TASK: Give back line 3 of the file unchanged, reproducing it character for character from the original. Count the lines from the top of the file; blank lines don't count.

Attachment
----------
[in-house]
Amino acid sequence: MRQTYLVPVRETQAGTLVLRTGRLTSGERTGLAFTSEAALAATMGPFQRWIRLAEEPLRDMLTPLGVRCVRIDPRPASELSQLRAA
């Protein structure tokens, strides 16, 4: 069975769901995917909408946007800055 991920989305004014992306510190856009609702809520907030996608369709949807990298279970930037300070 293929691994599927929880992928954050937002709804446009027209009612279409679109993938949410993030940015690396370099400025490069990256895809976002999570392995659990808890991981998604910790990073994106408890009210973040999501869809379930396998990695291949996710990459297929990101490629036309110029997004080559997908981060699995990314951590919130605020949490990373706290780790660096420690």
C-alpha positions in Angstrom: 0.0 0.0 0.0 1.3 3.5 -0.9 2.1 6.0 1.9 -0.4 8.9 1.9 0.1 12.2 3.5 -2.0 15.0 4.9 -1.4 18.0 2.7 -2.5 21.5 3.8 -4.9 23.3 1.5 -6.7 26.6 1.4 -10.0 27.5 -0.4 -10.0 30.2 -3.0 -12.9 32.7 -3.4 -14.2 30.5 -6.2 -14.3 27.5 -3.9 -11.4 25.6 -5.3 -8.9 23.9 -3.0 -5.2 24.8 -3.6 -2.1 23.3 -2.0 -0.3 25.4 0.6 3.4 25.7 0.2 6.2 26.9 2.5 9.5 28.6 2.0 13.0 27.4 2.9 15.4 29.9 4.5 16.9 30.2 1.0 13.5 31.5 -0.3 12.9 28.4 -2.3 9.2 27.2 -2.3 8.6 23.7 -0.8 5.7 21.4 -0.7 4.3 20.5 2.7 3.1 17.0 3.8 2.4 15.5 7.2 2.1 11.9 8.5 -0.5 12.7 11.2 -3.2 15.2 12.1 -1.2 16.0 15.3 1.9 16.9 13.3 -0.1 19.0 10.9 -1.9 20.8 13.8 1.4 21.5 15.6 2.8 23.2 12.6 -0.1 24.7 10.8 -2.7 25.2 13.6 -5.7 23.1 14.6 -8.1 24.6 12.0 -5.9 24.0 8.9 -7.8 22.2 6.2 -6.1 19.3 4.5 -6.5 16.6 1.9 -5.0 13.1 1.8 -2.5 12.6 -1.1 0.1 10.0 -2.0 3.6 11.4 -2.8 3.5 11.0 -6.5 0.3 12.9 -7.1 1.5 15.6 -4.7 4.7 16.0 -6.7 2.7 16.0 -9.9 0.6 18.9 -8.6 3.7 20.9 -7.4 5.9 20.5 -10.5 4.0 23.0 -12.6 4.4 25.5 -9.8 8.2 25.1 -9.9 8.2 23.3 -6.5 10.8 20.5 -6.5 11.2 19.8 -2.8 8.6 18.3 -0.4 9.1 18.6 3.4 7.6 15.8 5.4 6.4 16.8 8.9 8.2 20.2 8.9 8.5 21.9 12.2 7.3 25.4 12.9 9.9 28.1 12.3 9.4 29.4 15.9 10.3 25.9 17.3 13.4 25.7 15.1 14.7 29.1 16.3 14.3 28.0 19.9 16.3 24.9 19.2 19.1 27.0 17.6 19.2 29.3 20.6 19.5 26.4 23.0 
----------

């Protein structure tokens, strides 16, 4: 069975769901995917909408946007800055 991920989305004014992306510190856009609702809520907030996608369709949807990298279970930037300070 293929691994599927929880992928954050937002709804446009027209009612279409679109993938949410993030940015690396370099400025490069990256895809976002999570392995659990808890991981998604910790990073994106408890009210973040999501869809379930396998990695291949996710990459297929990101490629036309110029997004080559997908981060699995990314951590919130605020949490990373706290780790660096420690």